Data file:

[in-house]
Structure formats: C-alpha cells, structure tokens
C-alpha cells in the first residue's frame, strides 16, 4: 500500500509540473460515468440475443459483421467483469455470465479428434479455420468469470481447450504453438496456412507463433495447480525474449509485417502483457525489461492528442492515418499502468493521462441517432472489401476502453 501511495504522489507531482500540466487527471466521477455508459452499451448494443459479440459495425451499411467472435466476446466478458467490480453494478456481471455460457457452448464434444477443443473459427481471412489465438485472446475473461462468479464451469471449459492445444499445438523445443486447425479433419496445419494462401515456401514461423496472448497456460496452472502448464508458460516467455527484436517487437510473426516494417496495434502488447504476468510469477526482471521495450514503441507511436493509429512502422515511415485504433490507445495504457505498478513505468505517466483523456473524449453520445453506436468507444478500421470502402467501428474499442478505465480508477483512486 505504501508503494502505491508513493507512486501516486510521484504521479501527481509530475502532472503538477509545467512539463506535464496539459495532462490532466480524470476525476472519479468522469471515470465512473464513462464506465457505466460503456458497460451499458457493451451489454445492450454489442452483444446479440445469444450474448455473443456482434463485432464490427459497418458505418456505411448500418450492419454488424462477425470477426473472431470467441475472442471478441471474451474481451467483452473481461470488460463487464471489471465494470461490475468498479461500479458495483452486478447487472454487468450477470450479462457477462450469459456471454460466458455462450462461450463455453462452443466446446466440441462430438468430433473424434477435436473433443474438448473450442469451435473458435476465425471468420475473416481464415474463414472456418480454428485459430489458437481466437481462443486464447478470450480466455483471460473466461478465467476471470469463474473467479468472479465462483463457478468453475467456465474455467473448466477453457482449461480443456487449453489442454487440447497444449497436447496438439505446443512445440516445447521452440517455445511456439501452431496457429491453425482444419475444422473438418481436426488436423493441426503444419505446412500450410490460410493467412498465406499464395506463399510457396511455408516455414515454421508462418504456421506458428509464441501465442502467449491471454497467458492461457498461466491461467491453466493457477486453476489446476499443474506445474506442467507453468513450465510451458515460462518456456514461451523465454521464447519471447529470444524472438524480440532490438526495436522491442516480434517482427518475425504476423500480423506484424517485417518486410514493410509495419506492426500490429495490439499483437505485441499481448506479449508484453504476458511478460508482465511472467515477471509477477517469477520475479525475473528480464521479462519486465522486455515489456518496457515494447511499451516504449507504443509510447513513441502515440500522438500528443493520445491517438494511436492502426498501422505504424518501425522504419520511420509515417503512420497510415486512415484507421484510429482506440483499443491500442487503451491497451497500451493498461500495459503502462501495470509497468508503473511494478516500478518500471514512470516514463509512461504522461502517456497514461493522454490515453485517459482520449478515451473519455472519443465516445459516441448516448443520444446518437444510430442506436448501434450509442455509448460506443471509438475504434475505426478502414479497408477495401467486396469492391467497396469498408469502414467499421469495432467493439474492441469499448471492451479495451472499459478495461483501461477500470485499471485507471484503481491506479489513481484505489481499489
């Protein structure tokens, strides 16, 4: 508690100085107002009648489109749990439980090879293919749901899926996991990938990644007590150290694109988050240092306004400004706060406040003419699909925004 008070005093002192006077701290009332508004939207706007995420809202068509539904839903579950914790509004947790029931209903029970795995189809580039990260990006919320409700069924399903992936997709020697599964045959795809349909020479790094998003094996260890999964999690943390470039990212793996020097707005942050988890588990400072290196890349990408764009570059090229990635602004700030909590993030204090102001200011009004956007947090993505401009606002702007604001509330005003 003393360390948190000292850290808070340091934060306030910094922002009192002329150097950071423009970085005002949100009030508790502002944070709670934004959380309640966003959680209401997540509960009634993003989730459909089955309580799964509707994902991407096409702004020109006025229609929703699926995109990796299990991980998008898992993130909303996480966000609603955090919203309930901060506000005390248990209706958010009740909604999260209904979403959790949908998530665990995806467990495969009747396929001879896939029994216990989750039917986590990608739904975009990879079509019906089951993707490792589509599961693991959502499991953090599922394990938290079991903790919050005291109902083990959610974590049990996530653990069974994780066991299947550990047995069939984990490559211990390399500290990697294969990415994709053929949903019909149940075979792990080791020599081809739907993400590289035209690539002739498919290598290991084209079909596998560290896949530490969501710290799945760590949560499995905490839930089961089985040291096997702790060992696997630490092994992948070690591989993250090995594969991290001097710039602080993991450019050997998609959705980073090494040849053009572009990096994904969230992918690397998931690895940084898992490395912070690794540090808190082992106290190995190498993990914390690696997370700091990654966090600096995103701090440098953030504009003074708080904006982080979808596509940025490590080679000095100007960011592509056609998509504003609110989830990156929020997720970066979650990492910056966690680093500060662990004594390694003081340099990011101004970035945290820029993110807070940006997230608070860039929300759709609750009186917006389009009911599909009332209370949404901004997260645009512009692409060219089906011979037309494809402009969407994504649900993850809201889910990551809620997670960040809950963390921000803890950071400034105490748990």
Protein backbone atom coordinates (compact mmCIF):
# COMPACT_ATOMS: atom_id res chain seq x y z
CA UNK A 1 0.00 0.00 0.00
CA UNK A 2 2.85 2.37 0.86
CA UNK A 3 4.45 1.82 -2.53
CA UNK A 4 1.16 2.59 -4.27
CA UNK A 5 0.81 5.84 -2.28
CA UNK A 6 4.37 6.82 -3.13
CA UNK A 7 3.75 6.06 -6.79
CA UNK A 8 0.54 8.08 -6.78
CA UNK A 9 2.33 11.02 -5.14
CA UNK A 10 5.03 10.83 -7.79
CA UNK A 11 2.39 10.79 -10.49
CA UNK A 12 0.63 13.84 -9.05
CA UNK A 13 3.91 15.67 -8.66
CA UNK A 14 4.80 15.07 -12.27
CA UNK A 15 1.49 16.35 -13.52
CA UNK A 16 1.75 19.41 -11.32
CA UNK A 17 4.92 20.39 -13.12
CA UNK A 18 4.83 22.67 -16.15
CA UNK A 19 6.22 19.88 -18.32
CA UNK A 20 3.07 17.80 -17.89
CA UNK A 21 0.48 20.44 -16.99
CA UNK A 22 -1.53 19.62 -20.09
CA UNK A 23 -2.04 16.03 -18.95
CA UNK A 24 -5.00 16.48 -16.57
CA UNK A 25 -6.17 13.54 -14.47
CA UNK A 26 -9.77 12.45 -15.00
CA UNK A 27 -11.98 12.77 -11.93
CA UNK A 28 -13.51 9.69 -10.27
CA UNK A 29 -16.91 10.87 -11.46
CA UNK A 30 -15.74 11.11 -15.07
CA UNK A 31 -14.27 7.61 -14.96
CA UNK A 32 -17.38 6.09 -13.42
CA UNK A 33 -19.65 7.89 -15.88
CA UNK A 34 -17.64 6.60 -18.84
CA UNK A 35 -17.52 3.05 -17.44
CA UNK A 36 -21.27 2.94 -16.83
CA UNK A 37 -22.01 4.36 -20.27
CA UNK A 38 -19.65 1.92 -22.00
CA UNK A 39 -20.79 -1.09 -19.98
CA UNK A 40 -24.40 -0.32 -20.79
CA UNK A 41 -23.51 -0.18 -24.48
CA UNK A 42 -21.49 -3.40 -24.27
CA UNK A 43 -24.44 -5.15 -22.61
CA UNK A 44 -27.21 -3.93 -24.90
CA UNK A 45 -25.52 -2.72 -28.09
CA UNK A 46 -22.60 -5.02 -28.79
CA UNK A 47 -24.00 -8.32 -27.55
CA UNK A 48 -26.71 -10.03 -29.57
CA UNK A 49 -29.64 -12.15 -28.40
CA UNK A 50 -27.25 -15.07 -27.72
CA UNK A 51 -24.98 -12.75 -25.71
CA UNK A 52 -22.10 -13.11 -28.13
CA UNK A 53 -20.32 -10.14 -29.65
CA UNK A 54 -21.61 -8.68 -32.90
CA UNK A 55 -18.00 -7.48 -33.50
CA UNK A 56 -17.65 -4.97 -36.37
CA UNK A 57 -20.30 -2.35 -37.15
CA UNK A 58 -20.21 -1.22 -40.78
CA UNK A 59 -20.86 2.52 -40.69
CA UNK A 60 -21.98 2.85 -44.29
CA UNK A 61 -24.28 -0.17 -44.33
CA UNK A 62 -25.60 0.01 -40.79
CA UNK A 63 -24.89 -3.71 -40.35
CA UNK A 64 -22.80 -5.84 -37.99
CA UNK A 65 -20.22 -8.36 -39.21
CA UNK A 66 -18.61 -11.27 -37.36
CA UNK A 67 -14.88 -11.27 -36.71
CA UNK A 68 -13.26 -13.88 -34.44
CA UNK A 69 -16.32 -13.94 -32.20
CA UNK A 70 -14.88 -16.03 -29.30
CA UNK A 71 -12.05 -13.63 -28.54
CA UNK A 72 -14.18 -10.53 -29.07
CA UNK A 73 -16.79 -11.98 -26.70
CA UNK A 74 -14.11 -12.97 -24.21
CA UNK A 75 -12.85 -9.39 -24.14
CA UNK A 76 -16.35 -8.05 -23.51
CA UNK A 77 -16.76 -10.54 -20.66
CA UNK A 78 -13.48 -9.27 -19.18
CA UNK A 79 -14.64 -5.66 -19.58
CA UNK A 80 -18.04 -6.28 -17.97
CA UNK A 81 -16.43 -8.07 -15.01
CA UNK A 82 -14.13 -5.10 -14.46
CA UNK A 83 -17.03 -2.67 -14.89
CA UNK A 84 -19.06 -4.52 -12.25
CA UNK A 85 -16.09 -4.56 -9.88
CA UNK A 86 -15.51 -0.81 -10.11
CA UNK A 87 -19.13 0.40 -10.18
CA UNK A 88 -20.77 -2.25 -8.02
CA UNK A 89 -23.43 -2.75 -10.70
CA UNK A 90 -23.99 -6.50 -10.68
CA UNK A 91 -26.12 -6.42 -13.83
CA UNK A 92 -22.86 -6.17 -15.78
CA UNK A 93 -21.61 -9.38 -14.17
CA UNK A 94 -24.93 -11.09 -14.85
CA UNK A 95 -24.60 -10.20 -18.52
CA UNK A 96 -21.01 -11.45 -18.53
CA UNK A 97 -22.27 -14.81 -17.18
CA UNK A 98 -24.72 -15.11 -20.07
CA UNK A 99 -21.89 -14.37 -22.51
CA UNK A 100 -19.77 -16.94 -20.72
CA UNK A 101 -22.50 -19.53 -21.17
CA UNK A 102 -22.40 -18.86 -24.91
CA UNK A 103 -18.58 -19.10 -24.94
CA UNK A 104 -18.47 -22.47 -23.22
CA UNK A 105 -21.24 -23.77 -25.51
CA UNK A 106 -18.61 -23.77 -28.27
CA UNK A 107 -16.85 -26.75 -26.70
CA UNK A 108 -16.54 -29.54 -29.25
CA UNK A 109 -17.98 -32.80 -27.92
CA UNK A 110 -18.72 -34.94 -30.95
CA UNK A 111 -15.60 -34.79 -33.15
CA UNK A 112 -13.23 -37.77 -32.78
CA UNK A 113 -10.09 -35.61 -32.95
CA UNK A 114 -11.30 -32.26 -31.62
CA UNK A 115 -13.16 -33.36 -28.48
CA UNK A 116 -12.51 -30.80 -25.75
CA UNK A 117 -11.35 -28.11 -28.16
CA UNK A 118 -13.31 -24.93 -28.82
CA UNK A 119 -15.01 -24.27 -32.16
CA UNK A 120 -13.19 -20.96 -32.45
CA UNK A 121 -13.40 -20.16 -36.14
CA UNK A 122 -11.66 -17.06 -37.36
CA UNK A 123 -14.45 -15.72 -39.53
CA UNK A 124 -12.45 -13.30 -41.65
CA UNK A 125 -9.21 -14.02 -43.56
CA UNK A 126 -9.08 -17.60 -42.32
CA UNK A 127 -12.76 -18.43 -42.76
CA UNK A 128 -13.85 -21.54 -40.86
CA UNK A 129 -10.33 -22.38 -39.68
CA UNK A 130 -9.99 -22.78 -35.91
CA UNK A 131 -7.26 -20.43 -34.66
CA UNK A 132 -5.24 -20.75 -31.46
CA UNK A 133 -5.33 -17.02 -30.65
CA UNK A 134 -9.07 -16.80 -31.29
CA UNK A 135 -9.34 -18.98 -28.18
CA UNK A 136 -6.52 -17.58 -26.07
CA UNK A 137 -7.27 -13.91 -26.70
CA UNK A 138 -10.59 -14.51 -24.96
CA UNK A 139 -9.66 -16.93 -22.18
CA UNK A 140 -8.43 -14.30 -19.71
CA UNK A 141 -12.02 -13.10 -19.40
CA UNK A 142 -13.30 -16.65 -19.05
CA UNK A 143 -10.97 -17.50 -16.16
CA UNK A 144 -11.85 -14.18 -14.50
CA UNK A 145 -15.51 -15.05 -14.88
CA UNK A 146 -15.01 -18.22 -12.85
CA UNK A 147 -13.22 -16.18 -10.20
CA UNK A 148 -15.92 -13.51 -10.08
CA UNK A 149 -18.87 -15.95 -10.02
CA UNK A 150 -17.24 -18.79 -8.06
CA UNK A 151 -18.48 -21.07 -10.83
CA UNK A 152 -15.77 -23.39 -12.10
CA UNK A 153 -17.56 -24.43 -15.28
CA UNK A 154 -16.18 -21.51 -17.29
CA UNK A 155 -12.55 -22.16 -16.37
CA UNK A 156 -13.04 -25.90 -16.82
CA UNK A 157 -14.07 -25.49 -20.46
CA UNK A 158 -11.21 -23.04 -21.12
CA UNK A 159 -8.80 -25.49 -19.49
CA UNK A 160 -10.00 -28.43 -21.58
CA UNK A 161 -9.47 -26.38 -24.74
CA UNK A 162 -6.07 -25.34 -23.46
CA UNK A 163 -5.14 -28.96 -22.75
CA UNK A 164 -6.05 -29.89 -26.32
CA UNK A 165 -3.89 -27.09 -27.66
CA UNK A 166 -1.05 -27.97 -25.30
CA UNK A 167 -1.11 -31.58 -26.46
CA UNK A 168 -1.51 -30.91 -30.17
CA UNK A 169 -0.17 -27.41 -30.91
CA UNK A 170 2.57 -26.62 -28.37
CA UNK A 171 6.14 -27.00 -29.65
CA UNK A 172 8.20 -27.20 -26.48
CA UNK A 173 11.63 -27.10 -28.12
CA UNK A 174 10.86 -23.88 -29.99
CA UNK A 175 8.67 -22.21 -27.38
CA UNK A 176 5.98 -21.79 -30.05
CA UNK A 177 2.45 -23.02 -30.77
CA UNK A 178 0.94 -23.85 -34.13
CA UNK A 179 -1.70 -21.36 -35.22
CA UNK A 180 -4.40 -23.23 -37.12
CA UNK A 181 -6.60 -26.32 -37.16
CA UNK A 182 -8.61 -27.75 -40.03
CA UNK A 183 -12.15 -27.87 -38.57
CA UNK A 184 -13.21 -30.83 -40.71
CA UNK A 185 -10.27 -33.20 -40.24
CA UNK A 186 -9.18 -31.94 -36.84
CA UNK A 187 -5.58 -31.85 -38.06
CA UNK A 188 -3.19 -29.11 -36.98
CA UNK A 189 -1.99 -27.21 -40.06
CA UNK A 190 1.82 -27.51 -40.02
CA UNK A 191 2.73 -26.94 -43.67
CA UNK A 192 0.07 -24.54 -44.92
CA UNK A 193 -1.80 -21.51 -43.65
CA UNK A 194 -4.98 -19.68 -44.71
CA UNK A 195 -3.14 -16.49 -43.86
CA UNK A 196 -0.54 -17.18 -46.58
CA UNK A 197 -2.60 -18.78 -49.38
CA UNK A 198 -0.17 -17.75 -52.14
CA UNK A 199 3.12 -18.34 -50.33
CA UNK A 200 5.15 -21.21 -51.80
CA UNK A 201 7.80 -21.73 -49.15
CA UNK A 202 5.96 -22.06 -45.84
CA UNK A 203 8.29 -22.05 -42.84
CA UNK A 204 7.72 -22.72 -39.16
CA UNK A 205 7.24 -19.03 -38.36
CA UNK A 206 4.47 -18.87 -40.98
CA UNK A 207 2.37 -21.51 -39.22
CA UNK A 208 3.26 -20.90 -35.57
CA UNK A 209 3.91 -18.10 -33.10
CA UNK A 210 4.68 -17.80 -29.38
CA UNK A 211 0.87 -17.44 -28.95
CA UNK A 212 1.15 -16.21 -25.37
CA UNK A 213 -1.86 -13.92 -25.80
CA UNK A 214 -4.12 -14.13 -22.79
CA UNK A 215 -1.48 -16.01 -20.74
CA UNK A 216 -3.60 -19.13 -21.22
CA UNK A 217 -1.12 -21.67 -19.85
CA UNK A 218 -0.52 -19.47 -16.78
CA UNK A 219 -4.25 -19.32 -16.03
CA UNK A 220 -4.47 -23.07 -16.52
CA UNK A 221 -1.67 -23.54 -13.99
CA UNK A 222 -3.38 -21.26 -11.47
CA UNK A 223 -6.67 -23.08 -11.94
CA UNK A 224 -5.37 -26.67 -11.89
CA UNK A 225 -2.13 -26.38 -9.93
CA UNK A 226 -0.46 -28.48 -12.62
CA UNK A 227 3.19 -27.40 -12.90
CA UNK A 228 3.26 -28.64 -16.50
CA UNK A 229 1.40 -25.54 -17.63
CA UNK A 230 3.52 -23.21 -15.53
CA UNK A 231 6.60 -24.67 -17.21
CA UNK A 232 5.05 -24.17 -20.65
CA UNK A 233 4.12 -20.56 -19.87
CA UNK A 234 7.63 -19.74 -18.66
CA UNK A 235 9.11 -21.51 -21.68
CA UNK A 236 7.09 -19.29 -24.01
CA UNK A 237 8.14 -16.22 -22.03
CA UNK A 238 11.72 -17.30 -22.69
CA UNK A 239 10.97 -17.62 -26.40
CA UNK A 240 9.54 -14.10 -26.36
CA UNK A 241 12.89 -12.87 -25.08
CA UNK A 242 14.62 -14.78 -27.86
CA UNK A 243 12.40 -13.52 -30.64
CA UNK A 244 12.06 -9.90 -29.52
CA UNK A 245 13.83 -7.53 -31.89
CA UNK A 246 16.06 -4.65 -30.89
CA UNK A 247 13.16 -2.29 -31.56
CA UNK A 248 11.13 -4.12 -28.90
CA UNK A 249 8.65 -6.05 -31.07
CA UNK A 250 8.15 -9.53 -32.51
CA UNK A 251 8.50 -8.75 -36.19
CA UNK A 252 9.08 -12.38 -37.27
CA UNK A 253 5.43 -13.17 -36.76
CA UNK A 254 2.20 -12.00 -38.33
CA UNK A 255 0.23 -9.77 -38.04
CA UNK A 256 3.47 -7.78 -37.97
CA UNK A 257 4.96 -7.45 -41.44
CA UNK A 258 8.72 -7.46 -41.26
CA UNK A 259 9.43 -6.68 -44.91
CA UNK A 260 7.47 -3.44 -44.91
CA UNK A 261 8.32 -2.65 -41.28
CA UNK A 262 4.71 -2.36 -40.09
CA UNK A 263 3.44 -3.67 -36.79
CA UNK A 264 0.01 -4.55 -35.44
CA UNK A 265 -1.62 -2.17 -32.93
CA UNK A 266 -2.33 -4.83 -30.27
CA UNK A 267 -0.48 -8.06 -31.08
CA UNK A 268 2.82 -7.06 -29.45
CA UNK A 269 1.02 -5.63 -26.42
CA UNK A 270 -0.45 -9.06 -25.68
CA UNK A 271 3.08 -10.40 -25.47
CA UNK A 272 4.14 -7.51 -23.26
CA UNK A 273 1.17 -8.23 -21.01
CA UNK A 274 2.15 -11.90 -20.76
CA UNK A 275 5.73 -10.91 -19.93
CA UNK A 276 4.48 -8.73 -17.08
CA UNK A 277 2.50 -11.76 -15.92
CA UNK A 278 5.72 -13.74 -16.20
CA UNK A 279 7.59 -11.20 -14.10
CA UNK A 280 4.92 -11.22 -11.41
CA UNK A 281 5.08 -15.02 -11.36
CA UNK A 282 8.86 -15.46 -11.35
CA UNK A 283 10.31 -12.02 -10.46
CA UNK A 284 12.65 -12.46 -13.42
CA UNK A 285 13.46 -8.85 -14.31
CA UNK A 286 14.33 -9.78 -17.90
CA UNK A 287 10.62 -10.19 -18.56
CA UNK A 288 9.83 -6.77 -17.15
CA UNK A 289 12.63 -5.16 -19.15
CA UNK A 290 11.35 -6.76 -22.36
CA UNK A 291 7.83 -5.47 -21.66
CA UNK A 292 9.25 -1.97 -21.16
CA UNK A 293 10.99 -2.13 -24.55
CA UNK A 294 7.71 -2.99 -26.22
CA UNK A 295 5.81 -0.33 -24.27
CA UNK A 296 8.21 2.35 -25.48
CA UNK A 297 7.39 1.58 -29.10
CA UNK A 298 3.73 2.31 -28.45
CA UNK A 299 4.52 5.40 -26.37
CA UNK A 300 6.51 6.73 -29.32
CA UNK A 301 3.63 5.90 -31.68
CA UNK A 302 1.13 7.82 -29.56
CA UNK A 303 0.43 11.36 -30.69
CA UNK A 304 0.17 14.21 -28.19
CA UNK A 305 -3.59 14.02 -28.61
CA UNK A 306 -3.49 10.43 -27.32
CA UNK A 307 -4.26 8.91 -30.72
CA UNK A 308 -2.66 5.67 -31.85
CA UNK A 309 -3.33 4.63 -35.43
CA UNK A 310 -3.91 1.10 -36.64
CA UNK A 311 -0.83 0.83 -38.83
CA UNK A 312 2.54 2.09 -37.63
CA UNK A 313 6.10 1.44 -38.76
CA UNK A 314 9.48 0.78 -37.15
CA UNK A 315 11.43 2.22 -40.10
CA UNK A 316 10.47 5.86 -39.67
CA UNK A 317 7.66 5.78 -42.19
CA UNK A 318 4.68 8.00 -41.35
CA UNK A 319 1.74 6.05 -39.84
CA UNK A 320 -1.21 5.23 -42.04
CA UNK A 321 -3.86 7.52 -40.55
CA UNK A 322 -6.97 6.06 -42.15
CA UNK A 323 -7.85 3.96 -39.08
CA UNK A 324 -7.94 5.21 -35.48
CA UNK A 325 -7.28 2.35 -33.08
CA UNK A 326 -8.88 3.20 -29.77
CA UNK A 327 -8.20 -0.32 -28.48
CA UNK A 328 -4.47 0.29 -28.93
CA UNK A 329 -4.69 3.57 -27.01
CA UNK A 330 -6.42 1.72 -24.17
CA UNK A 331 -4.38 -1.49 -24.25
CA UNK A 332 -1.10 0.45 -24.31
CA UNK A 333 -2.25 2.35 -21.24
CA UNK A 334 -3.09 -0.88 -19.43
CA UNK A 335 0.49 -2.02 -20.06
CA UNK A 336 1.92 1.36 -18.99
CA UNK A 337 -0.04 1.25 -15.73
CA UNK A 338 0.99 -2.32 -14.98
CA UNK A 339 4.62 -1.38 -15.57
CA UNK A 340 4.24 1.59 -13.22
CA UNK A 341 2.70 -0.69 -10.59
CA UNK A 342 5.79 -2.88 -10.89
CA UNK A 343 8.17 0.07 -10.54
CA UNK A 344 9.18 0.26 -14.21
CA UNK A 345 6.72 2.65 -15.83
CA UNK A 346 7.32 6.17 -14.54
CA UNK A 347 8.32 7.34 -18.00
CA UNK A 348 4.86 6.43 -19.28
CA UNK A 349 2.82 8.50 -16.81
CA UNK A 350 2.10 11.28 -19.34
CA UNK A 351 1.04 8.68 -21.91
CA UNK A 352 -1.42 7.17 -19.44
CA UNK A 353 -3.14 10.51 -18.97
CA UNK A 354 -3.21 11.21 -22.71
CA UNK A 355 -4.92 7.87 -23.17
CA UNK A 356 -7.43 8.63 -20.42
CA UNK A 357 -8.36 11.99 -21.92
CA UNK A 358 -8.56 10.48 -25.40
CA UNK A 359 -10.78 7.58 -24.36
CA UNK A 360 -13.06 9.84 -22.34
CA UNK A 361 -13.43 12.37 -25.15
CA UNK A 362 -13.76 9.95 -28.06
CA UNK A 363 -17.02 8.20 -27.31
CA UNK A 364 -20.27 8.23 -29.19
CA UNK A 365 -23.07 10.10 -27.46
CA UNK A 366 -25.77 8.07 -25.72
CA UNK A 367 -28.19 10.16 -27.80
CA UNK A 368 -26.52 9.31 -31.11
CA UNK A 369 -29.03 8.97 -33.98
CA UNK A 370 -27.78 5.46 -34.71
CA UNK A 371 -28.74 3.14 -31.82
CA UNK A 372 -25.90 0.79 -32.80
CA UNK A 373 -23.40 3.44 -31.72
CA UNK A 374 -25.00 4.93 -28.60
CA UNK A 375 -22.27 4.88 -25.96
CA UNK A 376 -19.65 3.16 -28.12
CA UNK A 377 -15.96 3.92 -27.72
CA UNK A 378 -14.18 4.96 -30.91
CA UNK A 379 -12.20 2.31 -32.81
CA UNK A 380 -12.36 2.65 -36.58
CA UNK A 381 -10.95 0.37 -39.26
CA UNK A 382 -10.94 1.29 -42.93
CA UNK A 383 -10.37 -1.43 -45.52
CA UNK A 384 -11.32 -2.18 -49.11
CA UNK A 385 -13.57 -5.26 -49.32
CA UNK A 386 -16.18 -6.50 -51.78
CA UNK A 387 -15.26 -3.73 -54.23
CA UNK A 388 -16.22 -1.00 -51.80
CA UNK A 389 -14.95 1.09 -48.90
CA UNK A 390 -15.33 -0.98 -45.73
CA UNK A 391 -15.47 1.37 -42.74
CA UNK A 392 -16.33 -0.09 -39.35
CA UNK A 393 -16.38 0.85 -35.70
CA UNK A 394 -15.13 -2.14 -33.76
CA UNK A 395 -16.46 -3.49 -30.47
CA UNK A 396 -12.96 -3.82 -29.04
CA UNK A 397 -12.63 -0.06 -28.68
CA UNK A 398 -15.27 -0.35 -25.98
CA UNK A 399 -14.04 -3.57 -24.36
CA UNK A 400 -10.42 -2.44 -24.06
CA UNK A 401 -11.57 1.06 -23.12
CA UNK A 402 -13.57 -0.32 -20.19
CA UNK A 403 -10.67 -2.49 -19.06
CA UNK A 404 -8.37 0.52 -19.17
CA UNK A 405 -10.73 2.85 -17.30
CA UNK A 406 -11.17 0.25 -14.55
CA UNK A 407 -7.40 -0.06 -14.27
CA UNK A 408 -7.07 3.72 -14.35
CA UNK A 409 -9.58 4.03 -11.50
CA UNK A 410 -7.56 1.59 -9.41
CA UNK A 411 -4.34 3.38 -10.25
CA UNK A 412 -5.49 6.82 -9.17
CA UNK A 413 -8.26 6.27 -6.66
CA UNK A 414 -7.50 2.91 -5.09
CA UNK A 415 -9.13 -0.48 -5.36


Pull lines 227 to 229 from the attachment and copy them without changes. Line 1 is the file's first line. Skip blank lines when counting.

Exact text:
CA UNK A 221 -1.67 -23.54 -13.99
CA UNK A 222 -3.38 -21.26 -11.47
CA UNK A 223 -6.67 -23.08 -11.94